Understanding OSPF Stub Areas, Totally Stubby Areas, and Not-So-Stubby Areas

 

Figure 1 shows an autonomous system (AS) across which many external routes are advertised. If external routes make up a significant portion of a topology database, you can suppress the advertisements in areas that do not have links outside the network. By doing so, you can reduce the amount of memory the nodes use to maintain the topology database and free it for other uses.

Figure 1: OSPF AS Network with Stub Areas and NSSAs
OSPF AS Network with Stub
Areas and NSSAs

To control the advertisement of external routes into an area, OSPF uses stub areas. By designating an area border router (ABR) interface to the area as a stub interface, you suppress external route advertisements through the ABR. Instead, the ABR advertises a default route (through itself) in place of the external routes and generates network summary (Type 3) link-state advertisements (LSAs). Packets destined for external routes are automatically sent to the ABR, which acts as a gateway for outbound traffic and routes the traffic appropriately.

Note

You must explicitly configure the ABR to generate a default route when attached to a stub or not-so-stubby-area (NSSA). To inject a default route with a specified metric value into the area, you must configure the default-metric option and specify a metric value.

For example, area 0.0.0.3 in Figure 1 is not directly connected to the outside network. All outbound traffic is routed through the ABR to the backbone and then to the destination addresses. By designating area 0.0.0.3 as a stub area, you reduce the size of the topology database for that area by limiting the route entries to only those routes internal to the area.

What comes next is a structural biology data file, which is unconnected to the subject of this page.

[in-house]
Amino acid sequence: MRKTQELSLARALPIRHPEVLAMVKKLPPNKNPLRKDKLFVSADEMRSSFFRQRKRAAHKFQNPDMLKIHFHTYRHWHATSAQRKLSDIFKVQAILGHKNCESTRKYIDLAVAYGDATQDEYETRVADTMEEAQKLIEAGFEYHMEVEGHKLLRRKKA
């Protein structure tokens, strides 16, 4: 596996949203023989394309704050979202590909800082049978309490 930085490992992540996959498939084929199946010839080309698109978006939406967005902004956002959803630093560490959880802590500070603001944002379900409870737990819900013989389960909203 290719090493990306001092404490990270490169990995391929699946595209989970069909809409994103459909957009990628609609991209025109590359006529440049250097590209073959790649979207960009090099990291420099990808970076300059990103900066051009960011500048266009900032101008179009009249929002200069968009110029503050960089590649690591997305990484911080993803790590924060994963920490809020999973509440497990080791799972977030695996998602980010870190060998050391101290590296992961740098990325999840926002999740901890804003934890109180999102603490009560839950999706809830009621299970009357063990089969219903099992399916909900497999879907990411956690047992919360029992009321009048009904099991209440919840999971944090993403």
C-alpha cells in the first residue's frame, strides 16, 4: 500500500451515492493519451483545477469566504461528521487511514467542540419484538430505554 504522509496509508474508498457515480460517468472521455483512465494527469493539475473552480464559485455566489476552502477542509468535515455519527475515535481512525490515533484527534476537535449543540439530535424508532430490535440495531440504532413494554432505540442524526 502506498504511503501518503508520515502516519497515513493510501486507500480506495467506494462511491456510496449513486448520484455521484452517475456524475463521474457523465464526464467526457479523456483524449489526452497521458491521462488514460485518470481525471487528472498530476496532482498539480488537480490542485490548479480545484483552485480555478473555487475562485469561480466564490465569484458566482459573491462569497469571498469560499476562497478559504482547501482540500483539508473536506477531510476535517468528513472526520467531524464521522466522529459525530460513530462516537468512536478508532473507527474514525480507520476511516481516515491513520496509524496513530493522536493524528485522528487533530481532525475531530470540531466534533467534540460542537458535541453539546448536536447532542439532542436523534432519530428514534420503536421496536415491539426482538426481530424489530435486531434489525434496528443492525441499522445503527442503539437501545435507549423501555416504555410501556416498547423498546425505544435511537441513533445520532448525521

A stub area that only allows routes internal to the area and restricts Type 3 LSAs from entering the stub area is often called a totally stubby area. You can convert area 0.0.0.3 to a totally stubby area by configuring the ABR to only advertise and allow the default route to enter into the area. External routes and destinations to other areas are no longer summarized or allowed into a totally stubby area.

Note

If you incorrectly configure a totally stubby area, you might encounter network connectivity issues. You should have advanced knowledge of OSPF and understand your network environment before configuring totally stubby areas.

Similar to area 0.0.0.3 in Figure 1, area 0.0.0.4 has no external connections. However, area 0.0.0.4 has static customer routes that are not internal OSPF routes. You can limit the external route advertisements to the area and advertise the static customer routes by designating the area an NSSA. In an NSSA, the AS boundary router generates NSSA external (Type 7) LSAs and floods them into the NSSA, where they are contained. Type 7 LSAs allow an NSSA to support the presence of AS boundary routers and their corresponding external routing information. The ABR converts Type 7 LSAs into AS external (Type 5 ) LSAs and leaks them to the other areas, but external routes from other areas are not advertised within the NSSA.